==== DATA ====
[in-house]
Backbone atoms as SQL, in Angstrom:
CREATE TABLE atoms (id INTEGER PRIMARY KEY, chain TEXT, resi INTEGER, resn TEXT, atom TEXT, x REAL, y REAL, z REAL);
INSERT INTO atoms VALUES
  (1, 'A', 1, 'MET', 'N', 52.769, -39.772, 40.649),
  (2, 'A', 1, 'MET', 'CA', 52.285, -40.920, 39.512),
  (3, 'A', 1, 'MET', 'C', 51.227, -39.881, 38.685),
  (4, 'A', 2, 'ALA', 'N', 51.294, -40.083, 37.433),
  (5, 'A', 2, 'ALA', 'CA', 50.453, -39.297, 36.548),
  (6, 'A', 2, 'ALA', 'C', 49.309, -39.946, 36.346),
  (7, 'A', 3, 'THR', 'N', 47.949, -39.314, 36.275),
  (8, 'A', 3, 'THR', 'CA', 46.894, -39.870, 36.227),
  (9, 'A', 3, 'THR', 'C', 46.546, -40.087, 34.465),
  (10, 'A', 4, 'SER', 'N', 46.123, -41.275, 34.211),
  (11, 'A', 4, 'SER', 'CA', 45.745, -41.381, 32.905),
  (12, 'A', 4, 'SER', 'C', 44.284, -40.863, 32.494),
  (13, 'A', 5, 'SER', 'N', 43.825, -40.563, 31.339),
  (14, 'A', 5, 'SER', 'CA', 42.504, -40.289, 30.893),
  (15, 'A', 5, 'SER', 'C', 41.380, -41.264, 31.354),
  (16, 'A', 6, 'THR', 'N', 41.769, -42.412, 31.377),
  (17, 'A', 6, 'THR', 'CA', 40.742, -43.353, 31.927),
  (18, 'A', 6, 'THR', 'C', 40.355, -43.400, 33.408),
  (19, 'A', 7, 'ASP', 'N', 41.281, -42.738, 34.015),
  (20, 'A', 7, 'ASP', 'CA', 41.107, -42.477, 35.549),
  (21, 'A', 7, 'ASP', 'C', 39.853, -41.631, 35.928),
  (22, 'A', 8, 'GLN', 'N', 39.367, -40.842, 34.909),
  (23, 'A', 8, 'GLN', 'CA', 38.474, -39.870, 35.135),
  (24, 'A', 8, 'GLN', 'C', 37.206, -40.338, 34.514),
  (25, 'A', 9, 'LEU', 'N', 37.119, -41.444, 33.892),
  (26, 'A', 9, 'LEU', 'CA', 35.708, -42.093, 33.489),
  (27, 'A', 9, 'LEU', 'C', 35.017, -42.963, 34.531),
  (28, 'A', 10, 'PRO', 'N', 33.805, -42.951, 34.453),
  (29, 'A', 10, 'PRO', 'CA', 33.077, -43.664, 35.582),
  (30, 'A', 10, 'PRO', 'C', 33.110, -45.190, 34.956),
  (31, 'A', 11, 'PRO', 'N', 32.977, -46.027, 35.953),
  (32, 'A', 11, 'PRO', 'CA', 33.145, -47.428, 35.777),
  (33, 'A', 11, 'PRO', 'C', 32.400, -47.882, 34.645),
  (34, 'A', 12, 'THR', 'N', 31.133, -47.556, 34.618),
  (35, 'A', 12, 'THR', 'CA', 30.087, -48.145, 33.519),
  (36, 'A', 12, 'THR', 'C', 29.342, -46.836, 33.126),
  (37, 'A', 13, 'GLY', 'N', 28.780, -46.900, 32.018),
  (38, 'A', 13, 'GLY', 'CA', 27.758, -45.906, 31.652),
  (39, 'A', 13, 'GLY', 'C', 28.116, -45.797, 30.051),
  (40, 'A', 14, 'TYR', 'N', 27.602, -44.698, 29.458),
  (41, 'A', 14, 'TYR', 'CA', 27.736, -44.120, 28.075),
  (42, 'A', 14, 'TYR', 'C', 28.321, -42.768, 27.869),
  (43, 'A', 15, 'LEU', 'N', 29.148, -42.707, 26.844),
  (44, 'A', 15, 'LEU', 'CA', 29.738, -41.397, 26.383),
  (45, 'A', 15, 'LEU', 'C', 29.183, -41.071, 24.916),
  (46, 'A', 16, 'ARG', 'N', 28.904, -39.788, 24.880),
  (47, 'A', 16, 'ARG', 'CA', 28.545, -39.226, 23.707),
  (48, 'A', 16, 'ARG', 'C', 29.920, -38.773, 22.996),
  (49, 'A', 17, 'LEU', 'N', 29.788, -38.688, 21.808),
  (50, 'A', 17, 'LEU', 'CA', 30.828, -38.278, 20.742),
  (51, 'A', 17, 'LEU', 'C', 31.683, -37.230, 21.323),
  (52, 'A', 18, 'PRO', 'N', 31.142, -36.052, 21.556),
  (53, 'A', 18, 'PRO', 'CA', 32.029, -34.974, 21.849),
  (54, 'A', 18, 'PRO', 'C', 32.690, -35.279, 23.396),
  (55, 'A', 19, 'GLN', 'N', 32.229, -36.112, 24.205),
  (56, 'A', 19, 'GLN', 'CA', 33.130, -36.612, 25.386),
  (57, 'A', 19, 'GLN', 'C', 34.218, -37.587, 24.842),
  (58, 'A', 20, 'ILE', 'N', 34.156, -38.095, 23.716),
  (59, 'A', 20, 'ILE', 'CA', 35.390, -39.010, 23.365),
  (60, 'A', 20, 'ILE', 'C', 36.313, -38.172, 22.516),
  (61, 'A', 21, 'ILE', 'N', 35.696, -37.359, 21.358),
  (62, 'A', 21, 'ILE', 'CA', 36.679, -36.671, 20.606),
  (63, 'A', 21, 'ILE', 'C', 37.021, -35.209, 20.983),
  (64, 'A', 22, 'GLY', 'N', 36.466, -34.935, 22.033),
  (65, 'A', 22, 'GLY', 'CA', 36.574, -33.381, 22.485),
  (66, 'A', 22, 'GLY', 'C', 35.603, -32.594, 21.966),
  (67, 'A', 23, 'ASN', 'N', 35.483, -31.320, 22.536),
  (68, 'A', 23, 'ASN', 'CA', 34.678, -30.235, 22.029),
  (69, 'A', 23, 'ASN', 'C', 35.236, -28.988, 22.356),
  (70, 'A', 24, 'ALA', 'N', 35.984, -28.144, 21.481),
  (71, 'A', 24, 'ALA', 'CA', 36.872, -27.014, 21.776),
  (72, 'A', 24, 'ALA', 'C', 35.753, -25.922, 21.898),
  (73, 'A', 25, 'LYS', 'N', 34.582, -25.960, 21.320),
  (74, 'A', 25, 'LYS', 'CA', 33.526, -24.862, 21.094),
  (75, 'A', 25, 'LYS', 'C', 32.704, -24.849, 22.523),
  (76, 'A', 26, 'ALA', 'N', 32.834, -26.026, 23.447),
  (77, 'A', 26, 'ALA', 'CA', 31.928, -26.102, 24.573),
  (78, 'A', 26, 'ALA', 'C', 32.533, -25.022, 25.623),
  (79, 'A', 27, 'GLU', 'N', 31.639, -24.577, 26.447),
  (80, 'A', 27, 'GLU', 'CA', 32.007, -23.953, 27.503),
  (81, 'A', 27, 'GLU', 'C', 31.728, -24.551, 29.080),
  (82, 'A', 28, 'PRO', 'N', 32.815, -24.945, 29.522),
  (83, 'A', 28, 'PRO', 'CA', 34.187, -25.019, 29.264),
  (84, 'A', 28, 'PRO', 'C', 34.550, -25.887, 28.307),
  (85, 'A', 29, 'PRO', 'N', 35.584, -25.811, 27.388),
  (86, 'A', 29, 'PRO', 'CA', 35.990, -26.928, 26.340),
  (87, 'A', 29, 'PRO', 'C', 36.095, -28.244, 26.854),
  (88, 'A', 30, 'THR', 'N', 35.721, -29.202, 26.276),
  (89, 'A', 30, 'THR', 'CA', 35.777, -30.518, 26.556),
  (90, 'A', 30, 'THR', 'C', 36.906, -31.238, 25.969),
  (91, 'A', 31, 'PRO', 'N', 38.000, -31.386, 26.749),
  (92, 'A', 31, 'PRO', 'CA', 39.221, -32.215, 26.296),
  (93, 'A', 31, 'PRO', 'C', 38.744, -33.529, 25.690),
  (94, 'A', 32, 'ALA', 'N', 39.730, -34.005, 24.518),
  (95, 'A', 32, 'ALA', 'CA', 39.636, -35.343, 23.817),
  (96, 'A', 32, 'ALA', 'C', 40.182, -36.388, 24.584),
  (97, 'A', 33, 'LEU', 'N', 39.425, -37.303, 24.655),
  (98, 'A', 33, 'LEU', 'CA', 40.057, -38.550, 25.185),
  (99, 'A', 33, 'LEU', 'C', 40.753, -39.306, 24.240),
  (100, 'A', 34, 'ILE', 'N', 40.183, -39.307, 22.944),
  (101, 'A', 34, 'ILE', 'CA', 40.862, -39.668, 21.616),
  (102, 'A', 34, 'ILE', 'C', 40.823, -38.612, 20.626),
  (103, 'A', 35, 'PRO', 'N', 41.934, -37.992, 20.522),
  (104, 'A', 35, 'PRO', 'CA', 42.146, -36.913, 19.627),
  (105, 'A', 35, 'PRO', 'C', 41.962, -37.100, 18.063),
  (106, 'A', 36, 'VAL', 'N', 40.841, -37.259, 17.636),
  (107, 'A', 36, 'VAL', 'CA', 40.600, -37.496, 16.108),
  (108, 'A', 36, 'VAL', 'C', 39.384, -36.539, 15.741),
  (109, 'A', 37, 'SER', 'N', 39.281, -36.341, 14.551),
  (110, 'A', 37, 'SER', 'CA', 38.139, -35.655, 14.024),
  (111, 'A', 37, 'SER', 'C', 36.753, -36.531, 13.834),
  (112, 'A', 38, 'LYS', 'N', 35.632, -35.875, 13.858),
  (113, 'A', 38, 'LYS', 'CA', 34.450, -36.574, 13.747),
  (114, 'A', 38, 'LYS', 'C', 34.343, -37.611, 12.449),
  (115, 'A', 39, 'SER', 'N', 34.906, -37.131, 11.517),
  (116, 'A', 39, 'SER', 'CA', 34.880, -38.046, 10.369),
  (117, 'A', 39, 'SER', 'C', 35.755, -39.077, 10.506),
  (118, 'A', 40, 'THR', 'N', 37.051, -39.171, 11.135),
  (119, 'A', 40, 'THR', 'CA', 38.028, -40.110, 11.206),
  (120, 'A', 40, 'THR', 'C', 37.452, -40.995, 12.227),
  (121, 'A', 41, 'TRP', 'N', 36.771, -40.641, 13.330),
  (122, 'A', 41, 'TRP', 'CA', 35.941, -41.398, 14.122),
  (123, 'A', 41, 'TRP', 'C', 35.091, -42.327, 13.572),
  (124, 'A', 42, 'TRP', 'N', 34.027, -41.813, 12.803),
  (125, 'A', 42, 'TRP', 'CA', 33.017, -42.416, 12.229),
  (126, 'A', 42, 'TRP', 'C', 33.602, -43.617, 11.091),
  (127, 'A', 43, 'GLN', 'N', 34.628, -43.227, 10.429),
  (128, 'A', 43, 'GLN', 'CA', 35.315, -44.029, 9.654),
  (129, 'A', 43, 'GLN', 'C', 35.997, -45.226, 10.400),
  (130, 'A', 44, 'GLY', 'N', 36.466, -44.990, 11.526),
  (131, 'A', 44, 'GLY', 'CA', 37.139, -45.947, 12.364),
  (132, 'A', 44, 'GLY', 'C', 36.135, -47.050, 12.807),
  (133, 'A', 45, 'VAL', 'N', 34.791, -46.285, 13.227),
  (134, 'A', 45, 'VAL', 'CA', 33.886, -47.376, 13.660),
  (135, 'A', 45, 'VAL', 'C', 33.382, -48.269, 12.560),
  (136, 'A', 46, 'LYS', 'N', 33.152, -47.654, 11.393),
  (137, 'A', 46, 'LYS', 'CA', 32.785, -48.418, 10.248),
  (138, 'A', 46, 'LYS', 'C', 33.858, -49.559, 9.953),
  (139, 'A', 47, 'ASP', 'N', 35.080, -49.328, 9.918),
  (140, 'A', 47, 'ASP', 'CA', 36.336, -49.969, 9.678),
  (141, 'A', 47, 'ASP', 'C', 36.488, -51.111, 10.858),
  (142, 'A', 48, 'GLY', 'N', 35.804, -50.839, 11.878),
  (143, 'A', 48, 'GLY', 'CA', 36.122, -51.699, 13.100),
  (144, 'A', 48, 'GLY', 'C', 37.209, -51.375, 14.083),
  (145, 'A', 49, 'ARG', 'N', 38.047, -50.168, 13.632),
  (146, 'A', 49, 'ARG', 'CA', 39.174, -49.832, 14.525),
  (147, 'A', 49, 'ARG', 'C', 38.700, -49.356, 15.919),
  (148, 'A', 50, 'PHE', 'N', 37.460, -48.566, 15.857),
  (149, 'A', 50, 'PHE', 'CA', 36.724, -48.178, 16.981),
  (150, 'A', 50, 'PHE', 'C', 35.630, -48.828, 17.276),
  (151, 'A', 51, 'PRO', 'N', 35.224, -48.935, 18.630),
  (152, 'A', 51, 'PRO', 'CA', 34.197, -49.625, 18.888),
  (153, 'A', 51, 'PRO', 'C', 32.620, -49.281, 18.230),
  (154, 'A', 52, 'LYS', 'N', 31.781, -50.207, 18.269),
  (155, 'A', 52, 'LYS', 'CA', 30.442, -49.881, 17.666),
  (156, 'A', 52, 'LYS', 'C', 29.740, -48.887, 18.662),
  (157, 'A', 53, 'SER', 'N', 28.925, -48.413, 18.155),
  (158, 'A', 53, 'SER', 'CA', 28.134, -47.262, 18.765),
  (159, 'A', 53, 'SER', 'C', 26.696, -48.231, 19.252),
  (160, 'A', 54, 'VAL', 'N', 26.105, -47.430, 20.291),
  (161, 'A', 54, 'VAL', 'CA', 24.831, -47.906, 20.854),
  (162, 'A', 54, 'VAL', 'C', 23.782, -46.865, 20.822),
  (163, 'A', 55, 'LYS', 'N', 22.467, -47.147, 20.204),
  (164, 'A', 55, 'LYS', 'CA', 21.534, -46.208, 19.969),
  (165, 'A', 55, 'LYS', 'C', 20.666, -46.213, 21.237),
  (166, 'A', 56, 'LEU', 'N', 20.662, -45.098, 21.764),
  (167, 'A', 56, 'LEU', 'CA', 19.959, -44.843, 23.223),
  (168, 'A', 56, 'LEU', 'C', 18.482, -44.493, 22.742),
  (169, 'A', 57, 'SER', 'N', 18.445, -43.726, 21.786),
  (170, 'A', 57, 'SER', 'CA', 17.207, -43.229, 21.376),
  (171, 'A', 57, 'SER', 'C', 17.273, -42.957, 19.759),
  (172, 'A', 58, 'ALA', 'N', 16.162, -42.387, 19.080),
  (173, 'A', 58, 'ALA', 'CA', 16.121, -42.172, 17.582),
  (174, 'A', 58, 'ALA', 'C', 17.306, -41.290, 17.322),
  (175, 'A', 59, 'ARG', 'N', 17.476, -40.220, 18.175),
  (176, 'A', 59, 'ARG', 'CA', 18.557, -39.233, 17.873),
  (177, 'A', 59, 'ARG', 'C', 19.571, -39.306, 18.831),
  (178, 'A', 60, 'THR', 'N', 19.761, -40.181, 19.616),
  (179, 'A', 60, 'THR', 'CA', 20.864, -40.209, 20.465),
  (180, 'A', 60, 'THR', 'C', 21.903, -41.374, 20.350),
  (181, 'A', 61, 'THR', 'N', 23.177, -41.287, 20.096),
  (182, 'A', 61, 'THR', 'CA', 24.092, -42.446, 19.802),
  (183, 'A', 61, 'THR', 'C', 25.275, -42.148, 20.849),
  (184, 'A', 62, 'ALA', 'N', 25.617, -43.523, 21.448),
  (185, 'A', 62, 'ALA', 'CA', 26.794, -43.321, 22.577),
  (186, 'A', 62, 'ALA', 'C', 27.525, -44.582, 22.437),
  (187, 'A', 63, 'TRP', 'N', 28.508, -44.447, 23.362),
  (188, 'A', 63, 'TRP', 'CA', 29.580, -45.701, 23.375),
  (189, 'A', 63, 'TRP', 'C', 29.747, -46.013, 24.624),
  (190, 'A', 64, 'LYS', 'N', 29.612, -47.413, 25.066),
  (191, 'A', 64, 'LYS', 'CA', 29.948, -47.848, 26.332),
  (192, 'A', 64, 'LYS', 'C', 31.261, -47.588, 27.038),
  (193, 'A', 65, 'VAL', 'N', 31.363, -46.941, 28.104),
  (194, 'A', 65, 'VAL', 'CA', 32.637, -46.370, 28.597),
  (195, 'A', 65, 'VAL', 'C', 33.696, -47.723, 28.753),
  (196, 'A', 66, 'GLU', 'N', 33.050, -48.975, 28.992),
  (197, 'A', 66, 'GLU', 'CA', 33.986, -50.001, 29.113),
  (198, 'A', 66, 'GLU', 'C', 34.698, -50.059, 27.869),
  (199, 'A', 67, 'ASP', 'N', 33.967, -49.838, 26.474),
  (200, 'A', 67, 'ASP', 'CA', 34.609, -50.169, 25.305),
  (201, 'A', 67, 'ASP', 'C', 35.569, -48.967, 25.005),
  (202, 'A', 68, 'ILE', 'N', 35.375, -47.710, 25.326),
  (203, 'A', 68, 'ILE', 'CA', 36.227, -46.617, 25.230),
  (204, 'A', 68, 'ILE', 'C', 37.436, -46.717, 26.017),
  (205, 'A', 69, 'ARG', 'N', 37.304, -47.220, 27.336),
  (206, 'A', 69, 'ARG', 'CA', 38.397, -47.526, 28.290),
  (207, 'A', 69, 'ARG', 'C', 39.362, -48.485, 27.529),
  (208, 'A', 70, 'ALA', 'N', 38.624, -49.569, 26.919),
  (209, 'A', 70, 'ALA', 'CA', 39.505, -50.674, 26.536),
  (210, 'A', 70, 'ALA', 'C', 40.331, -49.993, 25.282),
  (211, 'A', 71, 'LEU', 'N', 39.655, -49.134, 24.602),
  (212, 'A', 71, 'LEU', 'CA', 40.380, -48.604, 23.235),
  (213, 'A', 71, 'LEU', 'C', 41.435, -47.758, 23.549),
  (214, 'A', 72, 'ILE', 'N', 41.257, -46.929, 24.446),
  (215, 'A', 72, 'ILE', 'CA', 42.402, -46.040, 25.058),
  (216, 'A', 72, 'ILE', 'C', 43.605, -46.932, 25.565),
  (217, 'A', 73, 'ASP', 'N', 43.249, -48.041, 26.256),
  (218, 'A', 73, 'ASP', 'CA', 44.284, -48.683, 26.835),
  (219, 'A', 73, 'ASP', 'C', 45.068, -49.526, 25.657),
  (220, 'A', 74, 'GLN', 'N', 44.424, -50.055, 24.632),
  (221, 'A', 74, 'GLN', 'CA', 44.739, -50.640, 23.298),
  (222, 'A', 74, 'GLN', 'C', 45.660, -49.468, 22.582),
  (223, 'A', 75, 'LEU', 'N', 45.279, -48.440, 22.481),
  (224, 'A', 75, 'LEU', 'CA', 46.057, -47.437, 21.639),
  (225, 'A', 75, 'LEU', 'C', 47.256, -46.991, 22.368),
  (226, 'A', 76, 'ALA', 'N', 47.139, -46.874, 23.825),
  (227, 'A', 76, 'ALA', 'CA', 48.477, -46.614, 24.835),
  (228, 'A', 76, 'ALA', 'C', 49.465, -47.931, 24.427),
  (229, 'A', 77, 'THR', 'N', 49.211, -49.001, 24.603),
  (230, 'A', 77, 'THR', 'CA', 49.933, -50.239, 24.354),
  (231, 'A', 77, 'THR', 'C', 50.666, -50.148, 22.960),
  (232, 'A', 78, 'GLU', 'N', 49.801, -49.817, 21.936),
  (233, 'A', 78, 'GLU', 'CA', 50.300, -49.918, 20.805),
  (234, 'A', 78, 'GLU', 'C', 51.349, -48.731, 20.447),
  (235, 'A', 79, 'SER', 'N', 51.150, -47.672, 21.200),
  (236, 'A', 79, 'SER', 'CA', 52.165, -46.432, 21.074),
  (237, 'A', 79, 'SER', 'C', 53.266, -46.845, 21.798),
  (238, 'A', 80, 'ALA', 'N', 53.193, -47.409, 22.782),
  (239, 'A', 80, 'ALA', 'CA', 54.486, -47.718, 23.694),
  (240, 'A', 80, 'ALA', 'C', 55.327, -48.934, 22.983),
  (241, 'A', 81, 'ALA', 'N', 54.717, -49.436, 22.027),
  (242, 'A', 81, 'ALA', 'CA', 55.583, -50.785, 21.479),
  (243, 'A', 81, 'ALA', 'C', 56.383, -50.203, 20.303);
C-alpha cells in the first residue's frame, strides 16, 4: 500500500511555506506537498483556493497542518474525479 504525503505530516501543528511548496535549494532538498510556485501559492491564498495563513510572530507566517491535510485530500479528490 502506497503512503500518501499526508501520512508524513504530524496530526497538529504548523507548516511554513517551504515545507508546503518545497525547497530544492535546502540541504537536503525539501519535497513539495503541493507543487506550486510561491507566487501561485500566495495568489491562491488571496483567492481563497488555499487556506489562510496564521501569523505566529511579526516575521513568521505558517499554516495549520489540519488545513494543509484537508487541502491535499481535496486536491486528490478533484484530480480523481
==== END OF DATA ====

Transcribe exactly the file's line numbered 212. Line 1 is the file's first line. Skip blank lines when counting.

  (208, 'A', 70, 'ALA', 'N', 38.624, -49.569, 26.919),